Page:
It was understandable, however, that writers like Victor Hugo were concerned about piracy (more than imitation): without strong intellectual property laws, it was commonplace for a foreign publisher (or sometimes even a domestic publisher) to produce a cheap knock-off print of a book, which obviously cut into the original writer's sales. So nations developed a compromise, or tried to: an author would get a limited right to license copies for a limited time before the work went into public domain and became fair game for anyone who wanted to produce a derivative work.

Even as copyright enforcement became a norm, it appears that authors up through the middle of the 20th century had a more flexible idea towards imitation (as opposed to piracy). Pulp fantasy and horror writers, for instance, appear to have borrowed liberally from each other and mentor-figures such as H.P. Lovecraft and Clark Ashton Smith not merely without shame but apparently with one another's blessings. If a contemporary writer were to drop a Hogwarts reference in a short story, say, as flippantly as a 1930s Weird Tales writer might slip an "Ia! Yog Sothoth!" into a horror story, one imagines lawyers being called and motions being filed.

Which is sad. Writers who gave each other little nods and dropped names created a common world: the so-called "Cthulhu Mythos" may largely be an illusion--Lovecraft nor his contemporaries never sat down and scribbled out a pantheon or cosmology, and routinely contradicted themselves and each other--but the reason it's a persistent illusion is that the cross-references and in-jokes created a kind of tapestry. The reader can draw up a cosmology that reaches from the ancient Hyborian Age to the year 5,000 and beyond. The reader is richer.

And perhaps so were the authors: those kinds of references were advertising for the writers, and a reader who saw something he liked in a Robert E. Howard story might well decide to follow-up with the obliquely-referenced Frank Belknap Long story Howard tipped his hat to.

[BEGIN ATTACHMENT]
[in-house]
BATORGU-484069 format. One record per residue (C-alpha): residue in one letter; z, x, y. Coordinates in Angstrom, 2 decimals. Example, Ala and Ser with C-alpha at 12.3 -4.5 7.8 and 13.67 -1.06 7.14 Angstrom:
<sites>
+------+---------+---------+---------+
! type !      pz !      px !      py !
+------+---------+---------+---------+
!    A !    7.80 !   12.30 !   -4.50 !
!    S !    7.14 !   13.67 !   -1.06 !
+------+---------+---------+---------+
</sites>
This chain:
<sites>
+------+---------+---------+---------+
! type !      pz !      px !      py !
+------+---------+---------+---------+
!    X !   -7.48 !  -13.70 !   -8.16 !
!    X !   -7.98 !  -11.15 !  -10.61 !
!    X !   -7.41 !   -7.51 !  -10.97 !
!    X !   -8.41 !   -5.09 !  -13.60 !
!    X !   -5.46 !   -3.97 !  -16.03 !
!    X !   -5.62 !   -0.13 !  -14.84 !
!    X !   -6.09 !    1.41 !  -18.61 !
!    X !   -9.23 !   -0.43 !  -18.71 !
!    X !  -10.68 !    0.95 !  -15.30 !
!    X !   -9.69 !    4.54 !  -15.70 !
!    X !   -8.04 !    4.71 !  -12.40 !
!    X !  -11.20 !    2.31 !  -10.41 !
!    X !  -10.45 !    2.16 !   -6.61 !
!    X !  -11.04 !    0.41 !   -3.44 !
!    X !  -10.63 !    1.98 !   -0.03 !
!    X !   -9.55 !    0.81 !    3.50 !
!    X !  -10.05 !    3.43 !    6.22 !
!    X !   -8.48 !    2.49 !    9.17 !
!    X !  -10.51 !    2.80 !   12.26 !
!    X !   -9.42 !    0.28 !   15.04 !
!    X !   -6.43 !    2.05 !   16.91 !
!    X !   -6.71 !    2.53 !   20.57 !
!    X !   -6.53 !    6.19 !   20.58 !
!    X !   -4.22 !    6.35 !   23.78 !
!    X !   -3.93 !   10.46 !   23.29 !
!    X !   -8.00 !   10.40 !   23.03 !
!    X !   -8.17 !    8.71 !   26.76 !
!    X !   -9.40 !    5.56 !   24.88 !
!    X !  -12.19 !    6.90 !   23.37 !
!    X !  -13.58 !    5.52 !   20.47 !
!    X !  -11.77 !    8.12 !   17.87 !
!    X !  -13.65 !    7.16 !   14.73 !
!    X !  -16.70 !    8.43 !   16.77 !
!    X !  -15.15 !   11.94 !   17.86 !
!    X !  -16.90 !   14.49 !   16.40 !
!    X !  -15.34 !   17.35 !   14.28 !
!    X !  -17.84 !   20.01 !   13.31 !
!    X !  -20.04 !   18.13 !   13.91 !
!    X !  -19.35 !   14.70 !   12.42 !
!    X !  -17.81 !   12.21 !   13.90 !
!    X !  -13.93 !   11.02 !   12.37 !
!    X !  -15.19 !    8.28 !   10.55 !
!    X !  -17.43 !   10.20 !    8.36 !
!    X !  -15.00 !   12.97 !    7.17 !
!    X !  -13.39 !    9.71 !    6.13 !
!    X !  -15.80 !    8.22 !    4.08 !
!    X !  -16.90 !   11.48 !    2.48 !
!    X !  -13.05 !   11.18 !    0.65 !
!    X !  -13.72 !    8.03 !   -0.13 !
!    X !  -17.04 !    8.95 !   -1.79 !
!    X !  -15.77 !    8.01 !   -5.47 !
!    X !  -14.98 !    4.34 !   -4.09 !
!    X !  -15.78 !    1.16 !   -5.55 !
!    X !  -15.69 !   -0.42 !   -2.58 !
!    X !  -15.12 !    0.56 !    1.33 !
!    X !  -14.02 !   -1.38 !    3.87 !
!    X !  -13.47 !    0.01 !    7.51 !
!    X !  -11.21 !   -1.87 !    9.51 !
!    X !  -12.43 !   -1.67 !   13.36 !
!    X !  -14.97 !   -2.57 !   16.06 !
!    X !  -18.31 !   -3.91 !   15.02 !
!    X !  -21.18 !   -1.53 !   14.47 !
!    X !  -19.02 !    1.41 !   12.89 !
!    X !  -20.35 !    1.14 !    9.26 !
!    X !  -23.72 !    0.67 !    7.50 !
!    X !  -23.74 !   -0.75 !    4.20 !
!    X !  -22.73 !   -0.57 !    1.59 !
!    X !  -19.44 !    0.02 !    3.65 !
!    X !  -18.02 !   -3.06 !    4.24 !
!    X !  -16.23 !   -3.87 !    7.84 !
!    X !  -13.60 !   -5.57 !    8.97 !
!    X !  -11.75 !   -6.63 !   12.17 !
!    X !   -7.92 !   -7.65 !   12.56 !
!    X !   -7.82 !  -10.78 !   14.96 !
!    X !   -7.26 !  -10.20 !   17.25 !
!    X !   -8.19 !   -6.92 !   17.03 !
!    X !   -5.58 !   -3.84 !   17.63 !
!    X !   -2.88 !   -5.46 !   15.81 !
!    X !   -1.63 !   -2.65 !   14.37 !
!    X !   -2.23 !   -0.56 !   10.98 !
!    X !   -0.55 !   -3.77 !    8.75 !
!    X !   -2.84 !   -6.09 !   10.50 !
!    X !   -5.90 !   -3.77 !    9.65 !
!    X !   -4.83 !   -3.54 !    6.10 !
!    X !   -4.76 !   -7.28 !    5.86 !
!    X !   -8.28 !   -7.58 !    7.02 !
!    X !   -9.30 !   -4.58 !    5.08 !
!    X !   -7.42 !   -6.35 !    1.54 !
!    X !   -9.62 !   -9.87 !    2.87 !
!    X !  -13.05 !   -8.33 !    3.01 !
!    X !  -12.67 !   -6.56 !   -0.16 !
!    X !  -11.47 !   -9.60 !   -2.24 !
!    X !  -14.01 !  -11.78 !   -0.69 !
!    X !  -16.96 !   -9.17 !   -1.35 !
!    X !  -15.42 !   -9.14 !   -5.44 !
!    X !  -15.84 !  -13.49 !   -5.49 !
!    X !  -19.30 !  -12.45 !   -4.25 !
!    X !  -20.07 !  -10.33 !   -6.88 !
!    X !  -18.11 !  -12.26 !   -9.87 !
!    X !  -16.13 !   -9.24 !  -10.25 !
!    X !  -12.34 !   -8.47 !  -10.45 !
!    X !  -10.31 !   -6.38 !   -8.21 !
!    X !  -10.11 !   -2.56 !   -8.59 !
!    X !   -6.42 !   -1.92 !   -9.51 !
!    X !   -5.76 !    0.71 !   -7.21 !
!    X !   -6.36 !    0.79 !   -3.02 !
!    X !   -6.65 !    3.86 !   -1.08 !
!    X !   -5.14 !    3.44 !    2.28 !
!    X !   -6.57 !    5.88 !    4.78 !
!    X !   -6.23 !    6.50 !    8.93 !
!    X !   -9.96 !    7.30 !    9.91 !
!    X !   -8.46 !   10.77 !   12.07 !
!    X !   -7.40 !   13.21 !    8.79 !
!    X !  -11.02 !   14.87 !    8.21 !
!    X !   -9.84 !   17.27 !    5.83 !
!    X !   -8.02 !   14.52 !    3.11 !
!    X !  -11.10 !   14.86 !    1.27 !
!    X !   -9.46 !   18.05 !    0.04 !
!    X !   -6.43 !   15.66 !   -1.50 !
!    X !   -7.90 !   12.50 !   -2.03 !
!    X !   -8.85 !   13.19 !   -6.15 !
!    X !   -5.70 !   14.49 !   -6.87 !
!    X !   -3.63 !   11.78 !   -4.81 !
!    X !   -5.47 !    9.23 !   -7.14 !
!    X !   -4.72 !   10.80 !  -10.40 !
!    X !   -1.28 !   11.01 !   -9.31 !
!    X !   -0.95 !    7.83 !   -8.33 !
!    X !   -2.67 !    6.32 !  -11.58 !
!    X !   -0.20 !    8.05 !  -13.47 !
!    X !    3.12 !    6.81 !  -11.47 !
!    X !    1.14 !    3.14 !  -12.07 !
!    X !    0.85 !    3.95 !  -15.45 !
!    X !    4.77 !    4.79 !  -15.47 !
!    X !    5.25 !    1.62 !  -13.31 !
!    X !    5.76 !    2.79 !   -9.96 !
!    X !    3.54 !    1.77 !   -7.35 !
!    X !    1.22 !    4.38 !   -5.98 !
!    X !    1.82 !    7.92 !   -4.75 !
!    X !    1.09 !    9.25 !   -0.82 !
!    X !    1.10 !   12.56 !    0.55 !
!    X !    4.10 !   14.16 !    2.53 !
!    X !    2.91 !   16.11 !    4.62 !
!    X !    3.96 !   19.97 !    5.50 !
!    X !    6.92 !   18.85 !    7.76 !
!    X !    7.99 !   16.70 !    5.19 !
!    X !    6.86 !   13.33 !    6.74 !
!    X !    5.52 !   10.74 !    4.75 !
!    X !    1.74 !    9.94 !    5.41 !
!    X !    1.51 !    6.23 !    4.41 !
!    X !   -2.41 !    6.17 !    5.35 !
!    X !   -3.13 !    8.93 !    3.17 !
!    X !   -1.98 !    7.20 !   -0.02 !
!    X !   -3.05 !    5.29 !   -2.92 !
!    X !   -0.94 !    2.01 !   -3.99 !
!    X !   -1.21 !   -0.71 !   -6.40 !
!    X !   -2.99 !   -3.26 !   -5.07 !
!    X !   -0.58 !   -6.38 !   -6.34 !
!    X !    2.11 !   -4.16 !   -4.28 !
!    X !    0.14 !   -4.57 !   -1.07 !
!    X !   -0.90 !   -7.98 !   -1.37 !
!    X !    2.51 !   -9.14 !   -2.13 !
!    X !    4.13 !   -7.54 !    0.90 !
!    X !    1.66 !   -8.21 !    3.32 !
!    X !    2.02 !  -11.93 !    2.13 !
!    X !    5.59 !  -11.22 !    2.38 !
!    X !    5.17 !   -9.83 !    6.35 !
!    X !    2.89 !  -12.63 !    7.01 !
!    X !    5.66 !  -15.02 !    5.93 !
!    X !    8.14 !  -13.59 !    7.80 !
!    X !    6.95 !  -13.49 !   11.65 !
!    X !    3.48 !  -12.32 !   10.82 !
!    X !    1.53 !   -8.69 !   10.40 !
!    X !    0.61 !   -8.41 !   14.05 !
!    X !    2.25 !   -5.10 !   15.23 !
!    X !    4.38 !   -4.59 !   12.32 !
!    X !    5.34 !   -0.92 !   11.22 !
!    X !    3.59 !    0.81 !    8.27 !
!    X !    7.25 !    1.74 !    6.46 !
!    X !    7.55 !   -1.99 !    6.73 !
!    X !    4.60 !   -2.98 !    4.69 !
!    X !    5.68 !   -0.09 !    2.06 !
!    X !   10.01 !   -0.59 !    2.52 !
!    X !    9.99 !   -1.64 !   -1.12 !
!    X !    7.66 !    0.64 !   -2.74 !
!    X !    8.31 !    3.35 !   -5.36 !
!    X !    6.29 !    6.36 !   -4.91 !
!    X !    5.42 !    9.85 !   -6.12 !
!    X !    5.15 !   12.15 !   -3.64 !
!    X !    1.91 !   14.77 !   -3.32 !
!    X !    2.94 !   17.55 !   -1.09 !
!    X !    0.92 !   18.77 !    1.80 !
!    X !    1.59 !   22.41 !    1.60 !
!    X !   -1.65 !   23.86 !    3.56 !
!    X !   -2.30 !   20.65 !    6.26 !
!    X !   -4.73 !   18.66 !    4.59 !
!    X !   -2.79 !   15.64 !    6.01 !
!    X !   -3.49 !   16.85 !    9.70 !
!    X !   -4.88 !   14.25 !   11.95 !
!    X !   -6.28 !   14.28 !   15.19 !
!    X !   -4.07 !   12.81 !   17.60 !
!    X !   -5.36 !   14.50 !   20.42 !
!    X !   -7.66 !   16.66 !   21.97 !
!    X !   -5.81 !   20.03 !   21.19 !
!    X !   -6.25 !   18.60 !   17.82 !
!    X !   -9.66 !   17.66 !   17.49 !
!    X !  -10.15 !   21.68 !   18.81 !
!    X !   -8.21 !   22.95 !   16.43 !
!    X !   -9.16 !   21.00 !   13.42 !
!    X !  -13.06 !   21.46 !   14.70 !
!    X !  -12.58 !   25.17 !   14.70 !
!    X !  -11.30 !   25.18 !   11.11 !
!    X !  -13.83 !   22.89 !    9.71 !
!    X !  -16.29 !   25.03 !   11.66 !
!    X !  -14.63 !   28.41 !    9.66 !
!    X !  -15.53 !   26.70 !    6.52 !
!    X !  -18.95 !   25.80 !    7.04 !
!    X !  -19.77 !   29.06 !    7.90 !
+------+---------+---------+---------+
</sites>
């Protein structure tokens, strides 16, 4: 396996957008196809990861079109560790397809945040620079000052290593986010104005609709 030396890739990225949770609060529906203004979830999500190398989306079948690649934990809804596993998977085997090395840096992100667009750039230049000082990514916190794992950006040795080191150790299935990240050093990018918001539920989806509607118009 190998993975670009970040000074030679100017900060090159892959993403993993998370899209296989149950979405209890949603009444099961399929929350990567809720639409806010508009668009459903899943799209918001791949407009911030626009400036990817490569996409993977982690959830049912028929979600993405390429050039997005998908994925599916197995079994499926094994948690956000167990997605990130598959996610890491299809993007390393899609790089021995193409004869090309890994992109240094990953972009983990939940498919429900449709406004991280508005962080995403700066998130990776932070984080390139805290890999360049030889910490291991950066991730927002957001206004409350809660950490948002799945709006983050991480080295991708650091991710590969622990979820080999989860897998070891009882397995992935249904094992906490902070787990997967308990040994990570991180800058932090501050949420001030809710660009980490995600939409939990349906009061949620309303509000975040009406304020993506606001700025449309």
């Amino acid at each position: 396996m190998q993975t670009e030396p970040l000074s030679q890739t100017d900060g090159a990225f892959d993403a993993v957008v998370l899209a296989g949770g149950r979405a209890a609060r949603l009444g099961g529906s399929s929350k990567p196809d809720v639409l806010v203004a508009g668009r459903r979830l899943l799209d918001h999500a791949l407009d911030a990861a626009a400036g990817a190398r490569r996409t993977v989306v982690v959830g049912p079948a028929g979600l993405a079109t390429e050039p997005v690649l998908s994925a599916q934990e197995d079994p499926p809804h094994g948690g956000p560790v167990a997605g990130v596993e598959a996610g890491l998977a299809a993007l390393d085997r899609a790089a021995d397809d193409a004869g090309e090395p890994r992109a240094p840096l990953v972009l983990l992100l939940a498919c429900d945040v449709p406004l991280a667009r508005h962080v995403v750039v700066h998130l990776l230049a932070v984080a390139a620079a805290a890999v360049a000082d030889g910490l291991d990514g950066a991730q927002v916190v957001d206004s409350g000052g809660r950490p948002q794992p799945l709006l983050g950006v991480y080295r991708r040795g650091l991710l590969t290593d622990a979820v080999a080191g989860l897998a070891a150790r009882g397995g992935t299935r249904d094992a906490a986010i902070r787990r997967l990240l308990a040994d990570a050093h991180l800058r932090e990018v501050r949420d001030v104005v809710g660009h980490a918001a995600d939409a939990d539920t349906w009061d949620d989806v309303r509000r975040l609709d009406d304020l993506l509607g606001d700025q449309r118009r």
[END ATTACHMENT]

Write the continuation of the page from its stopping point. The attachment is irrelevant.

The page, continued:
One sees a lot of contemporary writers say they own and control their creations, which is only legally true. Once the writer publishes, the story belongs (in a very real way) to the reader--the story only exists in a space between the author and the reader, and nowhere else. The idea that the writer's control of the right to copy, that is the right to make facsimiles, somehow extends to owning the image of his world and characters in the readers' heads is stupid and offensive. Of course I don't own your brain while you're reading this. You read, interpret; you agree or disagree. If I describe a character, you imagine him and he's yours. So, if you imagine him having depraved sexual relations with an underage goat, is that an insult to me? Obviously not: it's your depraved brain, and I doubt there are many others who, upon hearing of your barnyard obsessions, will suddenly share them or assume that I do.

The historically novel situation of copyrights lasting forever and being blurred with other forms of IP, like trademark and business practice, appears to have resulted in widespread arrogance. How dare you take my character and do your own thing? Easily, that's how: as soon as I've allowed you to read about my character, I've given him to you in a creative sense. In a legal sense, I'd prefer you not reprint my story without giving me money; and in a similar sense I'd prefer you not plagiarize--please don't publish a substantially identical story and say it's yours, not mine.

But outside of those largely-financial issues: imitation is the sincerest form of flattery. Really. Even bad imitation: you write a story in which my beloved protagonist is a pedophile, well... I won't exactly be happy, but at least I made an impression.

Middle-Class Batmen make the world more interesting.